My dad said “come on, you don’t need to see this” and off we went, like walking away from a car accident’s wreckage. We left before I could see the Marlins rush the field and celebrate. I was spared the carnage. I remember being sad, not much else after that.
It all changed after that.
I haven’t been to Yankee Stadium since. That’s the last time I was in any major league ballpark actually. Shortly after that, hockey went from serious fandom to serious playing in my life and most sports energy in our home was diverted. Training and school paused to attend NHL games, it didn’t stop for the Yankees.
The Yankees moved stadiums. That game was in fact the last World Series game ever played in old Yankee Stadium, so that’s a thing I can use in ice breaker games. New Yankee Stadium opened in 2009. I haven’t even been, but as a true Yankee fan, I still tell people I like the old one better. Maybe one day, I’ll be able to back that up. For now, this game marked a transition in my life. In leaving that game, I left the height of my baseball fanaticism inside the hallowed walls. I froze baseball in time, still holding Jeter close to my heart but never falling for new players the same way. I’ll watch passively, no longer able to tell you a player’s batting average. I left the sun and the grass for cold, sleek ice. I barely noticed.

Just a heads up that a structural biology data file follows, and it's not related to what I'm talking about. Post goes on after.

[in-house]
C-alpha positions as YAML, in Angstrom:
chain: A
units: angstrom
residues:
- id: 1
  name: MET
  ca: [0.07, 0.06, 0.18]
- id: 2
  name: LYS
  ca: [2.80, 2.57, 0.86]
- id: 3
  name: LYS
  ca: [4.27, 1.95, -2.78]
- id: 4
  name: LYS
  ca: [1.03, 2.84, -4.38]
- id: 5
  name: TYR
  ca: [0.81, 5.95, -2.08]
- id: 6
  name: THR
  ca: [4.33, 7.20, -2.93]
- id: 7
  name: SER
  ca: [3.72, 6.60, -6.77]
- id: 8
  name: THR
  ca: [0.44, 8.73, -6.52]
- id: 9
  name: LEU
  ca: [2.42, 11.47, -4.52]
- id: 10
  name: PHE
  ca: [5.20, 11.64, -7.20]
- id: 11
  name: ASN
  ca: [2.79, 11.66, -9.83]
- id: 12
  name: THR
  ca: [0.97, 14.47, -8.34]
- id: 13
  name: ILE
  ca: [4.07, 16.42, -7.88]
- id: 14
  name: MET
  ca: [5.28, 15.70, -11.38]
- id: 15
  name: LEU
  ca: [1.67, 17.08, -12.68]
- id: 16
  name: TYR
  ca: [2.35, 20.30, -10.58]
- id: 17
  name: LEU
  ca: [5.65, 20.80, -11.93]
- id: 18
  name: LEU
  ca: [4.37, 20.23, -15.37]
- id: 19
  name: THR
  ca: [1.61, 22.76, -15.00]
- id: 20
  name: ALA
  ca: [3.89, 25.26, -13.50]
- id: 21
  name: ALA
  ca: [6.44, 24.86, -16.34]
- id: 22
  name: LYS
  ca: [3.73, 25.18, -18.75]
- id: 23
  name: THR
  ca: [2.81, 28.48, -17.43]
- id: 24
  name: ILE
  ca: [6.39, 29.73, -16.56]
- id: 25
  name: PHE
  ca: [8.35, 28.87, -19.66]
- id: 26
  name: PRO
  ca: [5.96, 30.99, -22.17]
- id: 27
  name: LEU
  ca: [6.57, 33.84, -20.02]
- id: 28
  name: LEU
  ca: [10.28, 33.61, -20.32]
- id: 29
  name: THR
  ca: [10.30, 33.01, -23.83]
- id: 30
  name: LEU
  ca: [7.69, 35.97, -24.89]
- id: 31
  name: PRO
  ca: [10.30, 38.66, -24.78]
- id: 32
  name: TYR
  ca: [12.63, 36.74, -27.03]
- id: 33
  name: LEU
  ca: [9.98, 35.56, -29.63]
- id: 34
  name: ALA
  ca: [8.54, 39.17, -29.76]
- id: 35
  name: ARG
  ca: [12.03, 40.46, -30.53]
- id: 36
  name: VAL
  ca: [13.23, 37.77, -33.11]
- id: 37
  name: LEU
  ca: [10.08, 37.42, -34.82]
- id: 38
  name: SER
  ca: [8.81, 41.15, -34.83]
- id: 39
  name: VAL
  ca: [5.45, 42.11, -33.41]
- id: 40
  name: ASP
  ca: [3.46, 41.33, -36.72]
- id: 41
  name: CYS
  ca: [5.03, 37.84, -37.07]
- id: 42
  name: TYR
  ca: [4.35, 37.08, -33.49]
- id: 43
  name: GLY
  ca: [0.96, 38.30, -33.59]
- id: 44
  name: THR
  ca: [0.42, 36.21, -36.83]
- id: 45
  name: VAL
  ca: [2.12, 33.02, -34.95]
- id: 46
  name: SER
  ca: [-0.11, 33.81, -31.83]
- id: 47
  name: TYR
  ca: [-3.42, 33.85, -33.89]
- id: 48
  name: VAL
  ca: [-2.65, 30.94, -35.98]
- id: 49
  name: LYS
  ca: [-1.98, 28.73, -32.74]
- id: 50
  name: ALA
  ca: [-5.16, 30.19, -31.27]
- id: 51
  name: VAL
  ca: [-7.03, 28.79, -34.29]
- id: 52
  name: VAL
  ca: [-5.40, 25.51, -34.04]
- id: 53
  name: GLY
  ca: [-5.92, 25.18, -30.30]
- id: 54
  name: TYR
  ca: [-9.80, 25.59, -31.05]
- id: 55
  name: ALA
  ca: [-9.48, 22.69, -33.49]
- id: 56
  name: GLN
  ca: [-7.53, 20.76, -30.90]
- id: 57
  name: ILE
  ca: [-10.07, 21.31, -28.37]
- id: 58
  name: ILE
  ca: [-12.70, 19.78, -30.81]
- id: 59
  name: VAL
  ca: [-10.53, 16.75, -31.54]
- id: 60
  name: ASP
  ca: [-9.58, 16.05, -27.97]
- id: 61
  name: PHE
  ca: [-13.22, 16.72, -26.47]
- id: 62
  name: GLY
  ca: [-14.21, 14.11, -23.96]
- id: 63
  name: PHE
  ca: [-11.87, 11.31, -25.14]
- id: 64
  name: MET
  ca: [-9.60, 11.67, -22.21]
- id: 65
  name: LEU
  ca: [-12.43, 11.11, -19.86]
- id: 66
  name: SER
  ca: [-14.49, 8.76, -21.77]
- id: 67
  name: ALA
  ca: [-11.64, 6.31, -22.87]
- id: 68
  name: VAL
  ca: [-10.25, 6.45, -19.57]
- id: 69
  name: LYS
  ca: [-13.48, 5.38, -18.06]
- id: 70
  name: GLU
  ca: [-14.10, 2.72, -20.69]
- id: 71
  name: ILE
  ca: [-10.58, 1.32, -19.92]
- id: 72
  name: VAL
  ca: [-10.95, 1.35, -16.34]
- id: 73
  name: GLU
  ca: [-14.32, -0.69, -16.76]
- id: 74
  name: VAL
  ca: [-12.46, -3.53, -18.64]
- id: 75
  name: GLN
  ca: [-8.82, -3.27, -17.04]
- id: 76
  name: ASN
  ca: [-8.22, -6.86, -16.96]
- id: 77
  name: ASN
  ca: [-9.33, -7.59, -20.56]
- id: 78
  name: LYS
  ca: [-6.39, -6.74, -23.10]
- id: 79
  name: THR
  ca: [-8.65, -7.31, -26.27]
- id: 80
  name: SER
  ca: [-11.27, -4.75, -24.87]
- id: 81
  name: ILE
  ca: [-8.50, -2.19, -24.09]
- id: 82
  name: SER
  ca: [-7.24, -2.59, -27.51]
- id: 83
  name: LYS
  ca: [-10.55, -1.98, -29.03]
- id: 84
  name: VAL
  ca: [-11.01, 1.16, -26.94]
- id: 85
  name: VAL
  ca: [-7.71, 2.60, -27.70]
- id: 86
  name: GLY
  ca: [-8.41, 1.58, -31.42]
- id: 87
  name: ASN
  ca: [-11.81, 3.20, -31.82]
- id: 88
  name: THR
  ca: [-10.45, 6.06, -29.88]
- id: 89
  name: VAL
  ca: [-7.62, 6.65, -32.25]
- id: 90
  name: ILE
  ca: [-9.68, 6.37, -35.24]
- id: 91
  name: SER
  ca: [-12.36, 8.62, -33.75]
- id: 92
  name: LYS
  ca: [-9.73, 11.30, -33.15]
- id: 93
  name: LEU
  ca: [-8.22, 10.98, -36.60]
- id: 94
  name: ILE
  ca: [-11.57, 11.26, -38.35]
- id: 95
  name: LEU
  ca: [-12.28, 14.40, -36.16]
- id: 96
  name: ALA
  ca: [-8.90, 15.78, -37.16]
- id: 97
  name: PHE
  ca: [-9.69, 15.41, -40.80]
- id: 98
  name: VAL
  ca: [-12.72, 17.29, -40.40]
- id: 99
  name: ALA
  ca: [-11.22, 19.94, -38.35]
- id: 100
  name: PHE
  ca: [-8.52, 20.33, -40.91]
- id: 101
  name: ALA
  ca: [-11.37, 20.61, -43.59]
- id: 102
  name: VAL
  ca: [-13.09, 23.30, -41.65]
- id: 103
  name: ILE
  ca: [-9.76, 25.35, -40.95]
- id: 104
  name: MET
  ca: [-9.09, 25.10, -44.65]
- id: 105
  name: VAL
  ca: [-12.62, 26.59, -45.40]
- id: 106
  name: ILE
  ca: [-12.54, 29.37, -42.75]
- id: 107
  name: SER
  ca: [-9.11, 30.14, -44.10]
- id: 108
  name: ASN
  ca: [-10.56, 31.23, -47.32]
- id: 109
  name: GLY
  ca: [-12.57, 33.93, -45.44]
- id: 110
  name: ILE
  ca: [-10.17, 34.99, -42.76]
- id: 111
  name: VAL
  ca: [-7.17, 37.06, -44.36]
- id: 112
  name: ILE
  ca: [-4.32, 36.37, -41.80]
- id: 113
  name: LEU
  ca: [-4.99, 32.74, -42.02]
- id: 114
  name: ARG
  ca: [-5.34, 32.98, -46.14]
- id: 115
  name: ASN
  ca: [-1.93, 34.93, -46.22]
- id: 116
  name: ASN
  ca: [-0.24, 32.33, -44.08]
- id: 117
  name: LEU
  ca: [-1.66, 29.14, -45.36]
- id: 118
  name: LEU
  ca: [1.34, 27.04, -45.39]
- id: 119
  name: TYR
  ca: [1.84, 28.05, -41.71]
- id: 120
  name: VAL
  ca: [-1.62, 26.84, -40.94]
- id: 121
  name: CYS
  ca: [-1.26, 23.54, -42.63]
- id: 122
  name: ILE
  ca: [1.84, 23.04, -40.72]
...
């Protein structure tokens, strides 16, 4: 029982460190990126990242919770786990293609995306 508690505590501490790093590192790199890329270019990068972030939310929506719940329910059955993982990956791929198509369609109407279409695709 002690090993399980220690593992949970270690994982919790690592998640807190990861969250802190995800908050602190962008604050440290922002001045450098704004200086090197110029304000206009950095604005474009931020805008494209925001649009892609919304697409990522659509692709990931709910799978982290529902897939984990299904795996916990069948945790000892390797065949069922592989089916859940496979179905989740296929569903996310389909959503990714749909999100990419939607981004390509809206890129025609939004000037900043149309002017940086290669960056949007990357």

Maybe it happened unintentionally, a natural switch to the sport I played. Maybe I couldn’t bear the first heartbreak of many in my teenage years coming so soon after the birthday. Or maybe I just outgrew baseball. A lot of other things changed after that. I stopped dressing in sports jerseys every day and grew my hair long. My flirting with boys transitioned from kicking dirt at them to pure awkwardness.
But watching this game again brought back a joy towards the game I’ve missed.
I yelled. My boyfriend laughed as I got angry all over again at something I already knew, the way only a teenager can. But whatever my adult sports fan persona is, I’m happy to find that my heart still holds a small spot for my pinstriped boyfriends.
- / 1 year ago
To me, Rachel Nichols is the personification of posting a black square on Instagram.